Researchers Develop New SMA Animal Model
To better understand spinal muscular atrophy (SMA), scientists must conduct studies using more than just cells in a culture dish. It is best to recapitulate the human body using a large animal model, but many scientists use mice due to their availability. To fill the gap of large animal models needed for SMA, researchers at Ohio State University Wexner Medical Center explored gene knockdown in pigs in the article “A Large Animal Model of Spinal Muscular Atrophy and Correction of Phenotype,” published in Annals of Neurology.
“We wished to determine whether reduction of survival motor neuron (SMN) in postnatal motorneurons resulted in SMA in a large animal model, and whether SMA could be corrected after development of muscle weakness,” wrote Sandra I. Duque, PhD, lead author of the study. The team could not simply deplete motorneurons of SMN through prenatal genetic manipulation, as large animals have only one SMN gene (humans have two, SMN1 and SMN2), and any SMN mutation is therefore lethal.
Working around this, the team first created short hairpin RNA (shRNA1) molecules, which are able to integrate into the genome and affect protein expression. In this case, the team used shRNA1 that targeted SMN. They delivered the shRNA1 by injection into the cisterna magna of the brain.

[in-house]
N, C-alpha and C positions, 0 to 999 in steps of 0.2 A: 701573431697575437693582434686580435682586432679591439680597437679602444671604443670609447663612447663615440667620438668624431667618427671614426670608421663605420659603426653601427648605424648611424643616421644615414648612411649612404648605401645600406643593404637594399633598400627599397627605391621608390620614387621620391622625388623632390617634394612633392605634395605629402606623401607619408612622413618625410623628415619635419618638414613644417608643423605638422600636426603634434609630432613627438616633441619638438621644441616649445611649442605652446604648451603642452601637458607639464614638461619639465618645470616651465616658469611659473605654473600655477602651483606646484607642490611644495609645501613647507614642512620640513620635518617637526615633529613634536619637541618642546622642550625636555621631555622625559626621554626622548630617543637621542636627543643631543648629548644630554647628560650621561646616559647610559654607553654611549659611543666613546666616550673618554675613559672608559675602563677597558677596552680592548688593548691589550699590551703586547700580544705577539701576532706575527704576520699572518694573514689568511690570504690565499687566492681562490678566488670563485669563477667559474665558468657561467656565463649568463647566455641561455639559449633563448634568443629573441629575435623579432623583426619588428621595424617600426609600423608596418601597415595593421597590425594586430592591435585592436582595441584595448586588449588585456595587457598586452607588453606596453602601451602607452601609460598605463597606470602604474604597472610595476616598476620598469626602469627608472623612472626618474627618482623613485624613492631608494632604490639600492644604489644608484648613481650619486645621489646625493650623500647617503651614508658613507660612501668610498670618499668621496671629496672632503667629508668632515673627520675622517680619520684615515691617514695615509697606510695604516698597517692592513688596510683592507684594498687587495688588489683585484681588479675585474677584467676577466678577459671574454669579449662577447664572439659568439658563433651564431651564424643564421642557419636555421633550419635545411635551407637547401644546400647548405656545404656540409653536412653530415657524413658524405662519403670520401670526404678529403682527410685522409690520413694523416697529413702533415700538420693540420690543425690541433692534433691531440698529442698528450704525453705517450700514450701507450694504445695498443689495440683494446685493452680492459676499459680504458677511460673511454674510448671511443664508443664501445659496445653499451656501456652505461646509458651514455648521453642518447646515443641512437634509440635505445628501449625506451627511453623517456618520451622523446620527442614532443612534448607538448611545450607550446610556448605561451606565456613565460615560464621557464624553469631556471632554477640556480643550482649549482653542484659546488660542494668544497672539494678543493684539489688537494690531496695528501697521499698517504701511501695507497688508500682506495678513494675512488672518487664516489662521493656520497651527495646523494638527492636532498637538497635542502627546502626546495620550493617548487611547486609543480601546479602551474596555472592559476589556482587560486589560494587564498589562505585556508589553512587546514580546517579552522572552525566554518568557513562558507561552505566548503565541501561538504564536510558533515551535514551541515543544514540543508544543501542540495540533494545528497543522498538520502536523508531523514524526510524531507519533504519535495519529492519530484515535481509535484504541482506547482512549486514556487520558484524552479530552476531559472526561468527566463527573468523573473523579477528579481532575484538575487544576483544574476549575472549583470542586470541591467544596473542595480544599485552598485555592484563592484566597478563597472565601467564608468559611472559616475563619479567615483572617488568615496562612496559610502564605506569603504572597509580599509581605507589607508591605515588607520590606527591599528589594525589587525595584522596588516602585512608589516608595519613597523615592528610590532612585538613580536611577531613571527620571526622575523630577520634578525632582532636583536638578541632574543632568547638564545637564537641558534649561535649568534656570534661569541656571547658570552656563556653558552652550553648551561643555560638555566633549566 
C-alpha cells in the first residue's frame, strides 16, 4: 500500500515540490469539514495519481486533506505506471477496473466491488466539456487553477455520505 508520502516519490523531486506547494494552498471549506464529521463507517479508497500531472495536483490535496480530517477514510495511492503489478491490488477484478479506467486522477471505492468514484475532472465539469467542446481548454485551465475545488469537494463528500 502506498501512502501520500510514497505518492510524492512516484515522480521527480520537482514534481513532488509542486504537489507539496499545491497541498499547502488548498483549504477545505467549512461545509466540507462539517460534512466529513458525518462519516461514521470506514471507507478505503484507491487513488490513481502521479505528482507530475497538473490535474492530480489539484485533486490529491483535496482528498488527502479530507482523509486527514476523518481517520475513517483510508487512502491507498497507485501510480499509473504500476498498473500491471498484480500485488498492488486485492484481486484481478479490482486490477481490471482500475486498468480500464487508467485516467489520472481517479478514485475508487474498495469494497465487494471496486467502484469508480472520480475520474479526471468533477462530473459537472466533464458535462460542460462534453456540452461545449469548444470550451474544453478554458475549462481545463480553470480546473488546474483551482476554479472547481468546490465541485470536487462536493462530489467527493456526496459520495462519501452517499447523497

As a result of the procedure, SMN protein was reduced by over 75% in the pigs. In under four weeks, the pigs developed progressive hindlimb muscle weakness. They had difficulty standing for long periods of time, had abnormal gait and stance, and could not walk up a carpeted incline with ease. Eventually, the pigs lost strength in their front legs and could no longer stand independently.
These symptoms are consistent with the clinical phenotype of human SMA. Quantitatively, electrophysiological biomarkers used to assess SMA in humans (compound muscle action potential (CMAP), motor unit number estimation (MUNE), and electromyography (EMG)) showed fibrillation potentials in the pigs. Pigs were otherwise normal and showed no loss in the ability to swallow or breathe normally.
After creating a clinically-relevant model of SMA, the researcher put their model to use to try to rescue the SMA phenotype. They injected a “rescue vector” that combatted the effects of shRNA1 injection. Pigs receiving the rescue vector 24 hours after injection (presymptomatically) with the shRNA1 against SMN did not develop SMA, although one pig developed mild weakness that did not translate into electrophysiological changes.
Since this delivery timeline is too unrealistic to be used clinically, the researchers also identified the effects of delivering a rescue vector following early symptom onset. Pigs injected with rescue vector had improved electrophysiological tests compared to untreated pigs. “Thus, for clinical trial design, early symptomatic restoration of SMN should result in an improved phenotype that does not progress and recovery of CMAP, indicating better function of the available motorneurons,” concluded the authors. This animal model may also be of use to developing medicines to treat SMA, such as drugs similar to those developed by Isis to treat this disease.